It was always after midnight when he appeared and always in the same place. He never appeared during the day.

“What do you want now?” I’d ask him impatiently, before quickly scurrying into my bedroom. I’d started locking my bedroom door, as if that would keep him out. His tortured spirit could obviously not rest in peace. That’s what they say, isn’t it, about certain ghosts? But what were you supposed to do with the pesky things? Waft some rosemary in the air, wear a cross; light a candle to send them on their way.

On their way where?

The great beyond; whatever and wherever that may be?

Talking of the great beyond, I’d driven all the way to Liverpool to see this woman, a psychotherapist or something, who claimed in her brochure that she could help recently bereaved people like me who were suffering from the affects of grief.

The first thing she told me to do was to imagine Brian very big, towering over me like a huge shadow, which given the continued circumstances of his presence on my stairs was not hard to do, then shrink him in my mind and send him off to stand in the corner of the room.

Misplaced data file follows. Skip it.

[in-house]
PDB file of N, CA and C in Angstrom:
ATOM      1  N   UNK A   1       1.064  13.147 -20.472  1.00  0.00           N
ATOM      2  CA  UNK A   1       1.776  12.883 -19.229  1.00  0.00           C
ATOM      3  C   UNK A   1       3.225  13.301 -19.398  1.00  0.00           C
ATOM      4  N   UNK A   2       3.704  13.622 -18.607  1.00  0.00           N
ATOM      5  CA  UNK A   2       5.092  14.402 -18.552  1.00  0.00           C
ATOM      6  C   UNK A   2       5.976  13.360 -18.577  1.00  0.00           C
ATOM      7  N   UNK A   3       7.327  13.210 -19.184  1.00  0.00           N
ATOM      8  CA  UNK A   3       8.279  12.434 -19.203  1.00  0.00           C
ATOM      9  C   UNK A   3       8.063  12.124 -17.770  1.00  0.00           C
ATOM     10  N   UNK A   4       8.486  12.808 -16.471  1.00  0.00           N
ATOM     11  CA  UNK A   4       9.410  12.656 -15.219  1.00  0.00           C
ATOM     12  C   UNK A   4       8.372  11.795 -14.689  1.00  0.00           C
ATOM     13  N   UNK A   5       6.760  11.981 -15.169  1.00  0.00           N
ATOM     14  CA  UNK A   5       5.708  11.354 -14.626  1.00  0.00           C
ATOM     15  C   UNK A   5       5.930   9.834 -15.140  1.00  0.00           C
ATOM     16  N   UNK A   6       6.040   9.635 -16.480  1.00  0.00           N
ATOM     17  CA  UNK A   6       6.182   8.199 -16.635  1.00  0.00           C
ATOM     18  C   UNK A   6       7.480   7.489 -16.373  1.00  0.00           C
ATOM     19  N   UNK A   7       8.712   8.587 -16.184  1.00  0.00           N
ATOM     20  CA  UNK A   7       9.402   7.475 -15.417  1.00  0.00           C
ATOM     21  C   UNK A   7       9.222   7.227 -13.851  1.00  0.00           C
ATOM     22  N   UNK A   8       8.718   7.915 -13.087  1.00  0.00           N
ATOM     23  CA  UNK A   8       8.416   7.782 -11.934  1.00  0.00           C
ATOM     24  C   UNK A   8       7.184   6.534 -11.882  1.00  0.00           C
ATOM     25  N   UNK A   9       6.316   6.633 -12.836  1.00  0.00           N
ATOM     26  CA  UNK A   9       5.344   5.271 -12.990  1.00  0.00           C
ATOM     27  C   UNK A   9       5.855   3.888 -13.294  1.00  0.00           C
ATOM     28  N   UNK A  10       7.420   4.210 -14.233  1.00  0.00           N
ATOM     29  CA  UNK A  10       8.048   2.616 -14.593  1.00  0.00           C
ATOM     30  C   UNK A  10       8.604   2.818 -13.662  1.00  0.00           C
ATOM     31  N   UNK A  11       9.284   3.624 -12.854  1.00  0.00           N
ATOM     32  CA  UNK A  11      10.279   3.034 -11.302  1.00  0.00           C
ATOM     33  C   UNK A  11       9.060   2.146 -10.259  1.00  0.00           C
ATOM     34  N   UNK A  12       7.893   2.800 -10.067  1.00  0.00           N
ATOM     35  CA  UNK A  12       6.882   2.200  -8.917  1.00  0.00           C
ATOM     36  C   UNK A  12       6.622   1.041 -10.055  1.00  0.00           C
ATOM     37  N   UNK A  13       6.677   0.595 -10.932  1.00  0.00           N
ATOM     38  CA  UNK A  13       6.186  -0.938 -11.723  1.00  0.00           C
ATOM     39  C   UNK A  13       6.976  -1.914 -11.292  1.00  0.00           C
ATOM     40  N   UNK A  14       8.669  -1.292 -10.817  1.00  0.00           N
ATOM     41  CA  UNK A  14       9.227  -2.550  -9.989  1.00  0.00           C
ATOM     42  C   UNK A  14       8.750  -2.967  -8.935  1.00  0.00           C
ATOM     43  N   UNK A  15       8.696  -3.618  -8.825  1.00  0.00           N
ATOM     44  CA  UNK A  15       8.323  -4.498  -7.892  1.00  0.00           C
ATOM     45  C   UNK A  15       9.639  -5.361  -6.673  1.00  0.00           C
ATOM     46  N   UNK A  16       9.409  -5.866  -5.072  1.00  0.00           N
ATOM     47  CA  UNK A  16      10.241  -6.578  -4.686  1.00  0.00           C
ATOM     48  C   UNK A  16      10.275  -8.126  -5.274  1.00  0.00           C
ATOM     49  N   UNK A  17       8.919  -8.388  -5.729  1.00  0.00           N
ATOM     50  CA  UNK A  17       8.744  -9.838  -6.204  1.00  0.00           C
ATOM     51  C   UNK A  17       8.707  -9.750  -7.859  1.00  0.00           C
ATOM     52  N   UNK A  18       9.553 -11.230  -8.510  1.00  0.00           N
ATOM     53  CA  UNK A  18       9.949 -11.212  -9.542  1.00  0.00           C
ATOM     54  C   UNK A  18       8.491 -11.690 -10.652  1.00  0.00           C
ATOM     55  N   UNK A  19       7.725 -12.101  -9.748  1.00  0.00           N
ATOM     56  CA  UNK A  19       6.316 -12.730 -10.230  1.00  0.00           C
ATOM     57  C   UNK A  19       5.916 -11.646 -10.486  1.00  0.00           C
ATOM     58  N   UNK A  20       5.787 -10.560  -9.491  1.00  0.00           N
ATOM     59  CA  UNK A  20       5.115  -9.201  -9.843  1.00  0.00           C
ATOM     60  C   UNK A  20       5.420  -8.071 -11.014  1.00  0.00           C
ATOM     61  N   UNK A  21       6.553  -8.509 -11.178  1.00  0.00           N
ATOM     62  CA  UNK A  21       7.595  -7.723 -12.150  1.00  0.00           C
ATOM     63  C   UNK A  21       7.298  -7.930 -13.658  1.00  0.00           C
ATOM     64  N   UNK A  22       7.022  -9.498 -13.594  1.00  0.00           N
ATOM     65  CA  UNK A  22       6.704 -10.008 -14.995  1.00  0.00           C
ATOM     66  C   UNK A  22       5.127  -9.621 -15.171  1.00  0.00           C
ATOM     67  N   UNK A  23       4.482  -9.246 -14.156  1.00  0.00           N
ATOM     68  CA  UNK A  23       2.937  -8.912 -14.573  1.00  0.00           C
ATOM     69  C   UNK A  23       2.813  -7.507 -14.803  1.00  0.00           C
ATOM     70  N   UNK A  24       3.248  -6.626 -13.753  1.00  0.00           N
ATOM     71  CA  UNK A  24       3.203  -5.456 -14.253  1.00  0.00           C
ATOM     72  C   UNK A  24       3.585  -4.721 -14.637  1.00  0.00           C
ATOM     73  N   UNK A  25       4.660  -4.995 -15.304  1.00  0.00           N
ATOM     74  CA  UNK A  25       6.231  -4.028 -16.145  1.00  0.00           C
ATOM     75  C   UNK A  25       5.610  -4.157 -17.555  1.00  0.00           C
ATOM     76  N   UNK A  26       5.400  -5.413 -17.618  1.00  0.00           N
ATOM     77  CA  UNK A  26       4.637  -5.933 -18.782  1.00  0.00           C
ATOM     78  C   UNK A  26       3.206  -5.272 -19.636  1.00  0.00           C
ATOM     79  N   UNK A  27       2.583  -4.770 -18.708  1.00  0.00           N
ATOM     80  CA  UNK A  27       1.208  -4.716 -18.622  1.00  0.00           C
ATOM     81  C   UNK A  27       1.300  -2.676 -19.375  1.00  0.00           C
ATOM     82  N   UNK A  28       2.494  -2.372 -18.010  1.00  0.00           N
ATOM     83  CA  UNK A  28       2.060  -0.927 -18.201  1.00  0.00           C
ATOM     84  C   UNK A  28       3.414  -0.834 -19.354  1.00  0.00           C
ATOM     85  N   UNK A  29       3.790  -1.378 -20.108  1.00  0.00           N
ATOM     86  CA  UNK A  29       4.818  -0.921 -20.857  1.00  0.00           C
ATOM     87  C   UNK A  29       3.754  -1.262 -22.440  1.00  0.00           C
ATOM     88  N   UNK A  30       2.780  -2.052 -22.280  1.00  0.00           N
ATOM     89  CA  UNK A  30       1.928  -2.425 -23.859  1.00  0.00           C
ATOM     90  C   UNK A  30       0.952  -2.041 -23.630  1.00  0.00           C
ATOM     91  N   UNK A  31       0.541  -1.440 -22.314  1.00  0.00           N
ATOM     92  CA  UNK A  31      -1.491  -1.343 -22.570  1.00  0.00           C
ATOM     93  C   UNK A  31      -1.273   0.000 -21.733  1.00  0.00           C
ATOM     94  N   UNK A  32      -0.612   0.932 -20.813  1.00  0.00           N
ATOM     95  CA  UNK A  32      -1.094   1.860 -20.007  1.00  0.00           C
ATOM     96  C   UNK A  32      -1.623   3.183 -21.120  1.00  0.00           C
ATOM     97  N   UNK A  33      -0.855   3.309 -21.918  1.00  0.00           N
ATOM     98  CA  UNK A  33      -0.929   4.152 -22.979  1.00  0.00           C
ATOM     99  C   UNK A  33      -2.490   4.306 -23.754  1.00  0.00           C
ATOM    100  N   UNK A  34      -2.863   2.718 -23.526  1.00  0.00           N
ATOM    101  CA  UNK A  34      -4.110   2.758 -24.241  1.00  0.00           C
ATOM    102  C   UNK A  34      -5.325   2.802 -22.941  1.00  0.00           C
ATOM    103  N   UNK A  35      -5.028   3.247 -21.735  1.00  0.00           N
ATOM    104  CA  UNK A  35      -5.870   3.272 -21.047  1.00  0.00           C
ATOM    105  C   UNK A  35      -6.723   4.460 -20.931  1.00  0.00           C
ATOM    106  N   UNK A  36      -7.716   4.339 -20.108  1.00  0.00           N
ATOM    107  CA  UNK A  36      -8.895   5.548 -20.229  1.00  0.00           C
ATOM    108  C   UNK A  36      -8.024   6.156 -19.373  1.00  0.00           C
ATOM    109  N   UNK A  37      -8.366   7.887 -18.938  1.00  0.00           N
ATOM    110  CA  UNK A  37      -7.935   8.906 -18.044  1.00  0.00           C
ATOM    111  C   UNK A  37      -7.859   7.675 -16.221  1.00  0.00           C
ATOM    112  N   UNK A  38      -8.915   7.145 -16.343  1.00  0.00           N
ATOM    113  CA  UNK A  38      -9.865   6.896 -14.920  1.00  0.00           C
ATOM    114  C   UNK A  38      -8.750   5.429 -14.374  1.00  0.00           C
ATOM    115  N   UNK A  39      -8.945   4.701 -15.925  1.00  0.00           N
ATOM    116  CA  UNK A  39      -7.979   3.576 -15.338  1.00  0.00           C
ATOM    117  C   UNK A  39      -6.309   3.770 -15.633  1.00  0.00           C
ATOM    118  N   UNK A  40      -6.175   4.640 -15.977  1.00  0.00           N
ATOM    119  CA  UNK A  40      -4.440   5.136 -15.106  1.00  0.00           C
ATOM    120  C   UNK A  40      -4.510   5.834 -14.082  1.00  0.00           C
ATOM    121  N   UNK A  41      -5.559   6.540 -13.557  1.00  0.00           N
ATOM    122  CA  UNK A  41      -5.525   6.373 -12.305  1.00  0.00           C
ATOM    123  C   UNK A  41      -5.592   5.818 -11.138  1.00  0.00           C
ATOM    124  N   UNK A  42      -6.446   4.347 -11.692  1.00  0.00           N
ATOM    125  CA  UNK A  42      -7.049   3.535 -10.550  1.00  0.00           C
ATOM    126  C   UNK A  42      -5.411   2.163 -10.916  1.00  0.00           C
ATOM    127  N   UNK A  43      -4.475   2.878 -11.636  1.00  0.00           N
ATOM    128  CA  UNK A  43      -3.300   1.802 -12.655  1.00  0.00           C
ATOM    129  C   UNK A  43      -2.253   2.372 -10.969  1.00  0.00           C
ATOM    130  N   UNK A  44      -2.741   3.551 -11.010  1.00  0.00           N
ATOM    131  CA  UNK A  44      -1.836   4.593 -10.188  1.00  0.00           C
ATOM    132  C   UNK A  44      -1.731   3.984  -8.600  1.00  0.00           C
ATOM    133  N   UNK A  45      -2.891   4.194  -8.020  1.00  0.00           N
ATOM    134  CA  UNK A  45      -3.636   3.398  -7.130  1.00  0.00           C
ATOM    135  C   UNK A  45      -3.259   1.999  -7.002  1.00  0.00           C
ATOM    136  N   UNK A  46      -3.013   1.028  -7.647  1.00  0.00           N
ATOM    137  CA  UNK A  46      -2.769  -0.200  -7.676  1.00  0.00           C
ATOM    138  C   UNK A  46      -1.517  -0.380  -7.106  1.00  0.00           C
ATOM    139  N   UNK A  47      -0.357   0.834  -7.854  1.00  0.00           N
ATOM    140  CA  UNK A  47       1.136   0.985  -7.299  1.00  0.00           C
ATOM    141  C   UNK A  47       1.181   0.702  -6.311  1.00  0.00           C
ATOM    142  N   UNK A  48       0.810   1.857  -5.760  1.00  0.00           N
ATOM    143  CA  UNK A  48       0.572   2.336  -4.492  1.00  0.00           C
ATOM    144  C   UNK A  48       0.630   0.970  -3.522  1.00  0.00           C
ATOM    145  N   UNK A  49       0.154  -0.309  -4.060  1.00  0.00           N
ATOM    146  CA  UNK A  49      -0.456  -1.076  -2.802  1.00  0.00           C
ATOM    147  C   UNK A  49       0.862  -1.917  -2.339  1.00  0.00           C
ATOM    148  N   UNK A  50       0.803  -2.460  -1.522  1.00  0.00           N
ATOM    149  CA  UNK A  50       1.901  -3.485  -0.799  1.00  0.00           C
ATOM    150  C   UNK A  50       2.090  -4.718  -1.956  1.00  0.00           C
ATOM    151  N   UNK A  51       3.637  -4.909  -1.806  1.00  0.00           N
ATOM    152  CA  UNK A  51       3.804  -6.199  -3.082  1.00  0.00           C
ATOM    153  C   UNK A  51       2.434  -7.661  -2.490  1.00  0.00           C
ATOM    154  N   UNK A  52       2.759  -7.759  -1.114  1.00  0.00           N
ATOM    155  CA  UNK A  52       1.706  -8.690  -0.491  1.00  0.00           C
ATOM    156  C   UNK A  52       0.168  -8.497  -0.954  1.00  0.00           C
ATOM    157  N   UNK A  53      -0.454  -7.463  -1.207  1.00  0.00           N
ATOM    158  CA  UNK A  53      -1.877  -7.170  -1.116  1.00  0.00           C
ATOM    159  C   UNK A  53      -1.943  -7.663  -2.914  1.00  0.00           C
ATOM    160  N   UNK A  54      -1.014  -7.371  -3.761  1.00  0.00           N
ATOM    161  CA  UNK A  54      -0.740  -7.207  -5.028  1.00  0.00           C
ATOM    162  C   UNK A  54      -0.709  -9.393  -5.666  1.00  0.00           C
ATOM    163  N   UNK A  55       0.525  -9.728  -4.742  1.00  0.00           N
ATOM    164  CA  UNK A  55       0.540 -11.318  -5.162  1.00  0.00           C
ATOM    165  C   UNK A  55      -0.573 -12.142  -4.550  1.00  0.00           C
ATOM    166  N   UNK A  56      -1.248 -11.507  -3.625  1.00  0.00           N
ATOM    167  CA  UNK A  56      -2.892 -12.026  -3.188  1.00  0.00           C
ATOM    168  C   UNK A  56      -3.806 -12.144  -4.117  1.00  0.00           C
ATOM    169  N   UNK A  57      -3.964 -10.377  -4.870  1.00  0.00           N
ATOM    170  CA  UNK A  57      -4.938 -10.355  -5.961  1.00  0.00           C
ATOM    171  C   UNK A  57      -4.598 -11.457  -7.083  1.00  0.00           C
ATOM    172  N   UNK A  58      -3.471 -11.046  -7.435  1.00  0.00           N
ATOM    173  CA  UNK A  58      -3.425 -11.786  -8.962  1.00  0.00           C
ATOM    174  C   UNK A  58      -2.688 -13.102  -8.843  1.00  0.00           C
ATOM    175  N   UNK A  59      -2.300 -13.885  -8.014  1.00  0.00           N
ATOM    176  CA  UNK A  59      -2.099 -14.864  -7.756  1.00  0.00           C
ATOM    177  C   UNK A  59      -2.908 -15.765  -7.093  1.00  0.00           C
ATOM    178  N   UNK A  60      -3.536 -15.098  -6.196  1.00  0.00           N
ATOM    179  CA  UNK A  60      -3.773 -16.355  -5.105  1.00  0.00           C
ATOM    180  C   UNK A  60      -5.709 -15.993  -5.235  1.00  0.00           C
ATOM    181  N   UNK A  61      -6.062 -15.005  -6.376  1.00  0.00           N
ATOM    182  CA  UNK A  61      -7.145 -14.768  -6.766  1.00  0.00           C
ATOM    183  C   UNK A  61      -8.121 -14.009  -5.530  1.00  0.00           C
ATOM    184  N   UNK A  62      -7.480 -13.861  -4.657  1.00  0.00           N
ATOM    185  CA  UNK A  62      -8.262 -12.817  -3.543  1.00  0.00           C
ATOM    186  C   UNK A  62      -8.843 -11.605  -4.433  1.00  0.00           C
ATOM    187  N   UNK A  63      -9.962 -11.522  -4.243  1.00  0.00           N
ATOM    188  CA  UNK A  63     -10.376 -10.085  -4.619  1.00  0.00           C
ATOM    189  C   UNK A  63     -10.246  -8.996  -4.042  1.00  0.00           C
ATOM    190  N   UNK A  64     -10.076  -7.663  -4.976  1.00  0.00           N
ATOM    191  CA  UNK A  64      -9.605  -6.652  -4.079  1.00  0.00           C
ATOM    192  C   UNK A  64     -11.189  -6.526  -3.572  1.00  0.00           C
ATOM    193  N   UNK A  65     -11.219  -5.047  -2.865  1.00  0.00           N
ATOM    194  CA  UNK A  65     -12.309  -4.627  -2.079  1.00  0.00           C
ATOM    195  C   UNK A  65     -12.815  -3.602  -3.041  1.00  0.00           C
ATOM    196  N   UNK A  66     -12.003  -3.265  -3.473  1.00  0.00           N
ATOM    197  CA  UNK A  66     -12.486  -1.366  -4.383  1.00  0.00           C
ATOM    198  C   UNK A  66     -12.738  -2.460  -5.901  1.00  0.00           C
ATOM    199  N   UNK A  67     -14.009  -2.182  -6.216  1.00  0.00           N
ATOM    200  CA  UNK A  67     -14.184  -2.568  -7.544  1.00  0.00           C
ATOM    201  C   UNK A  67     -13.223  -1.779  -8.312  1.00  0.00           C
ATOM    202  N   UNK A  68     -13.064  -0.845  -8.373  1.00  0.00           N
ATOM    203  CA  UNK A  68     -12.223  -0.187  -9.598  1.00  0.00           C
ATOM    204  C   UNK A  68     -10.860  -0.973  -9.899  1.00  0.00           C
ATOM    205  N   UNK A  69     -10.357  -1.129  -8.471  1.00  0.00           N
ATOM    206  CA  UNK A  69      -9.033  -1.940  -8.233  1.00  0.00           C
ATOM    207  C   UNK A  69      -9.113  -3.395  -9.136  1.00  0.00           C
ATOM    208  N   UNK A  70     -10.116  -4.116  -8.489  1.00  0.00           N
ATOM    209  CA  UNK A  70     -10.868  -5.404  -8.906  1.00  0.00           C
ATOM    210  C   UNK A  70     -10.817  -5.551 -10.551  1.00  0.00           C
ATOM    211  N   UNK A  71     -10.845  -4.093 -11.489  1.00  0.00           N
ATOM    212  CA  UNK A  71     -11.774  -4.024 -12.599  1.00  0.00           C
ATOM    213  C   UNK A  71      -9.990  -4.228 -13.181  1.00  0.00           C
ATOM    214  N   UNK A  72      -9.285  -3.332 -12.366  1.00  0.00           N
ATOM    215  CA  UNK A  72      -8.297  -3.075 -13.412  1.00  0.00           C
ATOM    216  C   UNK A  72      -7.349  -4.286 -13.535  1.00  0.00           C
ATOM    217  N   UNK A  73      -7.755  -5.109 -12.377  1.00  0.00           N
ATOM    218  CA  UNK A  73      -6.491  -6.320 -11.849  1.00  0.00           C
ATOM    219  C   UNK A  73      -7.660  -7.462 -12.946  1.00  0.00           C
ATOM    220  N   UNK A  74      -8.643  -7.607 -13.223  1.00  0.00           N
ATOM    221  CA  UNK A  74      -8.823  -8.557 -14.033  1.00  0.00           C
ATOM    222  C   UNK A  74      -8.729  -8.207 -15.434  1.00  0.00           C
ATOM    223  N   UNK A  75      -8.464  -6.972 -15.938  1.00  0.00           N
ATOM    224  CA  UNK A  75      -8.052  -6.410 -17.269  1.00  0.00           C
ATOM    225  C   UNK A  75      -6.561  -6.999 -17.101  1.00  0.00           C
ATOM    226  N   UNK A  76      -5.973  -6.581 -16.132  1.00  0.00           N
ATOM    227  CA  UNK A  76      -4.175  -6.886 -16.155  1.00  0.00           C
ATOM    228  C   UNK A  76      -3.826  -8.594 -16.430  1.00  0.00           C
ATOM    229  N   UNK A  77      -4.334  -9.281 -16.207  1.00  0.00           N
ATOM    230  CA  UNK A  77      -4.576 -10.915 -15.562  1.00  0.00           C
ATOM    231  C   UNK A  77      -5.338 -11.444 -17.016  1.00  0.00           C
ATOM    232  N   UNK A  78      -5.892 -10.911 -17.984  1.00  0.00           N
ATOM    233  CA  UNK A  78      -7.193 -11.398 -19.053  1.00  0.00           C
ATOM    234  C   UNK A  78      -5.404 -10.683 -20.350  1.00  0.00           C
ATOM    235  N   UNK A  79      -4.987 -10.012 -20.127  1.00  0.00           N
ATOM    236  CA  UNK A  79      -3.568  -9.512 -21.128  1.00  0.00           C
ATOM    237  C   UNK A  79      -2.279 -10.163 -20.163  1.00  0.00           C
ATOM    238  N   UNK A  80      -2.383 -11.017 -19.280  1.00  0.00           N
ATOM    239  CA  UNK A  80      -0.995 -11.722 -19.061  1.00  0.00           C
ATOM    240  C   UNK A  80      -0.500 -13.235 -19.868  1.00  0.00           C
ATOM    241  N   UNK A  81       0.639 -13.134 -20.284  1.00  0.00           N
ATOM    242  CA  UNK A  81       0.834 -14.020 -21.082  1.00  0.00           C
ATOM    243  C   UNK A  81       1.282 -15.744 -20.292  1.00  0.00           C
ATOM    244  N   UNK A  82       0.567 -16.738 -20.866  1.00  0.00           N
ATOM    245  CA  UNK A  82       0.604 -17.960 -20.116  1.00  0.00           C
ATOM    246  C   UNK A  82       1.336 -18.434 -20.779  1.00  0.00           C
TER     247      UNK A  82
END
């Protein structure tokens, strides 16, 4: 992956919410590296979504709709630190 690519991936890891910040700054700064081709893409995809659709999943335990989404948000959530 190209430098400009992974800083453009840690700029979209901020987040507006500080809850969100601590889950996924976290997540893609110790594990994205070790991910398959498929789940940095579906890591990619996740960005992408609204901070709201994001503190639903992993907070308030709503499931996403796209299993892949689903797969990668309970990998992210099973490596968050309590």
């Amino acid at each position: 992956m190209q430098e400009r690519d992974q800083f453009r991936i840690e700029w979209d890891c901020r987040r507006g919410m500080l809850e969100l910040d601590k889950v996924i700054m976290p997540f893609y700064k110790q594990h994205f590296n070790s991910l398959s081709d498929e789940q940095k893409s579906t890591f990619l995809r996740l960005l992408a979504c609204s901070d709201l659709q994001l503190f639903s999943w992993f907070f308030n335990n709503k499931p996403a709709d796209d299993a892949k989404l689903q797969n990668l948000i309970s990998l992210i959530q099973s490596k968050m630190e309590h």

“Like a naughty boy?” I asked her.

“If you like,” she said.

“There he goes, he’s over there in the corner,” I tell her. I was enjoying this, affording me as it was an unaccustomed feeling of power over him for a change, “But he looks like a MacDougall’s flour man with a round smiling face – a tiny Brian in a big bowler hat!”

“Excellent,” she praised me. “I can see you’re going to be very good at this.” 

“So what do I do about the blue then?” was my next question.

“The blue?” she repeated raising an intellectual eyebrow, which I noticed was in desperate need of plucking and about to join forces with her other one. My mum had always warned me to beware of people whose eyebrows met in the middle, a sure sign of the devil she said.

“The blue,” I sighed, “I can’t look at anything blue without thinking of him.”